On Thu, 5 Dec 2002, kai ouyang wrote:

> Hi, everybody,
> >From Robert N M Watson
> >(1) UFS_ACL isn't enabled
> Yes, I am sure that in my kernel config:
> options UFS_ACL
> options UFS_EXTATTR

Ok, looks good.

> >(2) Extended attributes aren't available on the file system (shouldn't
> >    happen for UFS2, but might happen for UFS1 if you don't have
> >    UFS_EXTATTR and appropriate configuration of EAs) 
> I do as the "README.alcs"
> mkdir -p /usr/.attribute/system
> cd /.attribute/system
> extattrctl initattr -p /usr/ 388 posix1e.acl_access
> extattrctl initattr -p /usr/ 388 posix1e.acl_default

Followed by a reboot, right?

> >(3) The file system isn't mounted with the ACL option: either -o acls (or
> >    acls in the fstab file), or more reliably, setting the "tunefs -a
> >    enable" flag in the file system configuration.
> >For better or for worse, POSIX.1e defines that getfacl() will print the
> >current file permissions as an ACL if ACLs aren't available on the file
> >system.  As such, you're probably just seeing the results of stat()
> >printed in an ACL form.
> I use UFS1. In DP1, the ACL works nice. But in DP2, I have never succeeded.
> in DP1, there is no need to add the 'acls' to 'fstab'. Anyway, I also add 
> the 'acls' flag to 'fstab', but it fails, too.
> The system always say:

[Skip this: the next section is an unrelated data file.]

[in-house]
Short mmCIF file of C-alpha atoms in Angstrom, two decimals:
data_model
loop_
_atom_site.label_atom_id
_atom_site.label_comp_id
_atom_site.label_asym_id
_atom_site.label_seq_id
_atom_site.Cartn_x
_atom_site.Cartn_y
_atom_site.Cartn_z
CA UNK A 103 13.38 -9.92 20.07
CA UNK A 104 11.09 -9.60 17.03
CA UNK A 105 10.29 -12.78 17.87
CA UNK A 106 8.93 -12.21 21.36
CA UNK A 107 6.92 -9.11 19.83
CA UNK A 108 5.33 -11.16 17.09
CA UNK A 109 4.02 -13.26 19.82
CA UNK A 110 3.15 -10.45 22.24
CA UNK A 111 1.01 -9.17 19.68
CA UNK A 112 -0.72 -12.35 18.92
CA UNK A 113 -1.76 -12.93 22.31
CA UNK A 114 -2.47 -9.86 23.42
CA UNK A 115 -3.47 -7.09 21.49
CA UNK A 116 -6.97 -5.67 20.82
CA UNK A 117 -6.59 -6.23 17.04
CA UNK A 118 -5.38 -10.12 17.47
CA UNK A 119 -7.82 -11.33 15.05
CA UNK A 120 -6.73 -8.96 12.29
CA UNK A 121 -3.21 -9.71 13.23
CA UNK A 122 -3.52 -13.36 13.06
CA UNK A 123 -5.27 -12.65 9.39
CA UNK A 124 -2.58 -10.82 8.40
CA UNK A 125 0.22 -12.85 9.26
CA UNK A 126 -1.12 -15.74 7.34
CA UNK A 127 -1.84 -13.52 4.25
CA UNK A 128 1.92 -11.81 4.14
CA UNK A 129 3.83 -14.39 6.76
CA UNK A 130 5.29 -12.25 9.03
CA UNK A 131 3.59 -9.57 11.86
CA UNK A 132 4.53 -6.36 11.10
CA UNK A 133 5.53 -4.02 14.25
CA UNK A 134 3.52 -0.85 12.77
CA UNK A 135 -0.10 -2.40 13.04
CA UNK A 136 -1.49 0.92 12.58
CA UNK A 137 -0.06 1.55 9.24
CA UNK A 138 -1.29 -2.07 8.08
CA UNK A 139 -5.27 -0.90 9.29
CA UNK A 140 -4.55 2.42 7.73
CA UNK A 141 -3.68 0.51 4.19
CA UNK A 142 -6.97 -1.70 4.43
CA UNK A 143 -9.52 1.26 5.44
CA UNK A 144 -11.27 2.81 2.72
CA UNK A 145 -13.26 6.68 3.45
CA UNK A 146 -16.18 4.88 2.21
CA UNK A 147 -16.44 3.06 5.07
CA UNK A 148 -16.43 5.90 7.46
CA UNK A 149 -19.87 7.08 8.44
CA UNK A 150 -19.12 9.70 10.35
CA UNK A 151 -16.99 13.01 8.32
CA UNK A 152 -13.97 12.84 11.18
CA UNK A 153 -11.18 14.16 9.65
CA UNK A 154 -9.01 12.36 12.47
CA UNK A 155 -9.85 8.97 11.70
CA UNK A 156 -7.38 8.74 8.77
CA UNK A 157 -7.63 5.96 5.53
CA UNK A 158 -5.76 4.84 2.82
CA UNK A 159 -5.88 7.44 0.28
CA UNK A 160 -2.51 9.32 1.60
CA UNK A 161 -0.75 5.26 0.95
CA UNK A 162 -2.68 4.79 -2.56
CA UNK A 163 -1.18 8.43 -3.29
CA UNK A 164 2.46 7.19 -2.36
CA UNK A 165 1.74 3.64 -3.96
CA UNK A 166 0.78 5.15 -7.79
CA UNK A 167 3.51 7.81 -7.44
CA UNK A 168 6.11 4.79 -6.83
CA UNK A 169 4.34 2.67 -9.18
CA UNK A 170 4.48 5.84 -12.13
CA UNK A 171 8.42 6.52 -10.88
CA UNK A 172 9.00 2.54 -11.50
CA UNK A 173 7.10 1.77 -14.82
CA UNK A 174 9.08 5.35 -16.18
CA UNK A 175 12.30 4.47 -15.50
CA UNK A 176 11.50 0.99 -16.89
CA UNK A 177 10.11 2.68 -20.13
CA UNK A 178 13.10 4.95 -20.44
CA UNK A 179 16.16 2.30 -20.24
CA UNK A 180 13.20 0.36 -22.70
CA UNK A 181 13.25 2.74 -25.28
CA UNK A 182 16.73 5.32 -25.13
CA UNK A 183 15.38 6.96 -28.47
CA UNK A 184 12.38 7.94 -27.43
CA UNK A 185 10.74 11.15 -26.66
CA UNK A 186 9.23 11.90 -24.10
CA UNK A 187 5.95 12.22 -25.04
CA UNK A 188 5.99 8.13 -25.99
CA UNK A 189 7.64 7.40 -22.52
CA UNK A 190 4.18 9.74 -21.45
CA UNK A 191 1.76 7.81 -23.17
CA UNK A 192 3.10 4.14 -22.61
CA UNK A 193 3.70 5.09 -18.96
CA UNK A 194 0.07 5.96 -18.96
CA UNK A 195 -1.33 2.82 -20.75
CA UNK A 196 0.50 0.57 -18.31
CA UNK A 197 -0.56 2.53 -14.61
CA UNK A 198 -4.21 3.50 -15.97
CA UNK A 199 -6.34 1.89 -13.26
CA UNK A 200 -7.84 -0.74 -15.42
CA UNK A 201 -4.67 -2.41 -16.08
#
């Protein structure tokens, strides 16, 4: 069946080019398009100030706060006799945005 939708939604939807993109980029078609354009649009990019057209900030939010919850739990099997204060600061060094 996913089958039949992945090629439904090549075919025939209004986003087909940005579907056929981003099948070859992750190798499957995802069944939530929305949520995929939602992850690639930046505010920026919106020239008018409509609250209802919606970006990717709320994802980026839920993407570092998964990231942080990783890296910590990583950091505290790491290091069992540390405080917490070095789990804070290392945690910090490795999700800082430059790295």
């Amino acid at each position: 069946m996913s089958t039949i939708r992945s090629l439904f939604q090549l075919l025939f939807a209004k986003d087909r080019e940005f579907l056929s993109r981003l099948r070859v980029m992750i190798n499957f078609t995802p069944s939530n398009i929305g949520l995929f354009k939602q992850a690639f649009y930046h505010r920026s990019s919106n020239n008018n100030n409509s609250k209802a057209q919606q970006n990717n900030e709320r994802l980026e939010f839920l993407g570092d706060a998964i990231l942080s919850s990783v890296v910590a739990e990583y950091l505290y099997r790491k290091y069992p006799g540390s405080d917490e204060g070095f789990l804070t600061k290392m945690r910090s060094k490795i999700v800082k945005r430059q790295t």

> Current#cd /usr/
> Current#setfacl -m u:oyk:r src
> setfacl: acl_get_file() failed: Operation not supported

If you run mount, does it show the "acls" flag for /usr?  I generally
recommend that the tunefs flag be used to start ACLs on a file system
rather than the fstab flag, since that will prevent races and issues with
re-mounting for /.  Try the following:

tunefs -a enable /dev/{deviceof/usr}

then unmount and remount the file system (probably by rebooting).  Here's
the procedure I use to test ACLs locally when I don't want to mess with a
live file system:

alsvid# mdconfig -a -t malloc -s4m
alsvid# newfs /dev/md0
/dev/md0: 4.0MB (8192 sectors) block size 16384, fragment size 2048
        using 4 cylinder groups of 1.02MB, 65 blks, 256 inodes.
super-block backups (for fsck -b #) at:
 32, 2112, 4192, 6272
alsvid# mount /dev/md0 /mnt
alsvid# cd /mnt
alsvid# mkdir -p .attribute/system
alsvid# cd .attribute/system/
alsvid# extattrctl initattr -p . 388 posix1e.acl_access 
alsvid# extattrctl initattr -p . 388 posix1e.acl_default
alsvid# cd /mnt
alsvid# setfacl -m u:robert:r .
setfacl: acl_get_file() failed: Operation not supported
alsvid# cd /
alsvid# umount /mnt
alsvid# tunefs -a enable /dev/md0
tunefs: ACLs set
alsvid# mount /dev/md0 /mnt
alsvid# mount
/dev/ad0s1a on / (ufs, NFS exported, local, soft-updates)
devfs on /dev (devfs, local, multilabel)
/dev/md0 on /mnt (ufs, local, acls)
alsvid# setfacl -m u:robert:r .
alsvid# ls -la
total 5
drwxr-xr-x+  3 root  wheel   512 Dec  5 10:40 .
drwxr-xr-x  20 root  wheel  1024 Nov 29 16:00 ..
drwxr-xr-x   3 root  wheel   512 Dec  5 10:40 .attribute
alsvid# getfacl .

Try using tunefs and see how things go.  BTW, we're generally recommending
the use of UFS2 with ACLs because the extended attribute support is
substantially faster and more reliable.

It looks like there may be a problem with the processing of the "acls" 
flag as an argument of the mount command.  I'll investigate locally and
see if that's the cause -- if so, that would result in what you're seeing. 

Robert N M Watson             FreeBSD Core Team, TrustedBSD Projects
[EMAIL PROTECTED]      Network Associates Laboratories

To Unsubscribe: send mail to [EMAIL PROTECTED]
with "unsubscribe freebsd-current" in the body of the message

Reply via email to